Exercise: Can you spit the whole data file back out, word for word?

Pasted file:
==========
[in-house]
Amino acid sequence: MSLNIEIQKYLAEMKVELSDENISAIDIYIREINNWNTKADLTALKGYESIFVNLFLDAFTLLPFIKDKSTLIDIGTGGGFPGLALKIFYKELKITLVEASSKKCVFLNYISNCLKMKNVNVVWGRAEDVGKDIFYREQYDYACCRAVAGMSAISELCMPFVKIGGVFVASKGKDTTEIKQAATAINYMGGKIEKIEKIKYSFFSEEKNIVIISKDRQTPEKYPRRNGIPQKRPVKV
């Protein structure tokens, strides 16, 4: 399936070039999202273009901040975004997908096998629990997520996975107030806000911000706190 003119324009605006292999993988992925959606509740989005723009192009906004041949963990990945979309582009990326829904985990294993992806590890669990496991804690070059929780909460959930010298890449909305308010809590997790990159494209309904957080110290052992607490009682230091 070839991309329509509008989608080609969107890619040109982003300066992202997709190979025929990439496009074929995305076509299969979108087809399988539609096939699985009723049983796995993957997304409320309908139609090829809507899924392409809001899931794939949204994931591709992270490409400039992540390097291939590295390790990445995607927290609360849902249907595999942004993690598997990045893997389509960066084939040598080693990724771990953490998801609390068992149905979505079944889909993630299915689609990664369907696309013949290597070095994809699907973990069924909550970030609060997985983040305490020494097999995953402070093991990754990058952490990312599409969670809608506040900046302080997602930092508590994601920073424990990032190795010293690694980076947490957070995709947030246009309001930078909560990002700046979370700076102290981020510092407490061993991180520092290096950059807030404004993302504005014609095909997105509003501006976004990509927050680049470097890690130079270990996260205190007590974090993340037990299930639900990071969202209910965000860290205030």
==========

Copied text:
[in-house]
Amino acid sequence: MSLNIEIQKYLAEMKVELSDENISAIDIYIREINNWNTKADLTALKGYESIFVNLFLDAFTLLPFIKDKSTLIDIGTGGGFPGLALKIFYKELKITLVEASSKKCVFLNYISNCLKMKNVNVVWGRAEDVGKDIFYREQYDYACCRAVAGMSAISELCMPFVKIGGVFVASKGKDTTEIKQAATAINYMGGKIEKIEKIKYSFFSEEKNIVIISKDRQTPEKYPRRNGIPQKRPVKV
């Protein structure tokens, strides 16, 4: 399936070039999202273009901040975004997908096998629990997520996975107030806000911000706190 003119324009605006292999993988992925959606509740989005723009192009906004041949963990990945979309582009990326829904985990294993992806590890669990496991804690070059929780909460959930010298890449909305308010809590997790990159494209309904957080110290052992607490009682230091 070839991309329509509008989608080609969107890619040109982003300066992202997709190979025929990439496009074929995305076509299969979108087809399988539609096939699985009723049983796995993957997304409320309908139609090829809507899924392409809001899931794939949204994931591709992270490409400039992540390097291939590295390790990445995607927290609360849902249907595999942004993690598997990045893997389509960066084939040598080693990724771990953490998801609390068992149905979505079944889909993630299915689609990664369907696309013949290597070095994809699907973990069924909550970030609060997985983040305490020494097999995953402070093991990754990058952490990312599409969670809608506040900046302080997602930092508590994601920073424990990032190795010293690694980076947490957070995709947030246009309001930078909560990002700046979370700076102290981020510092407490061993991180520092290096950059807030404004993302504005014609095909997105509003501006976004990509927050680049470097890690130079270990996260205190007590974090993340037990299930639900990071969202209910965000860290205030």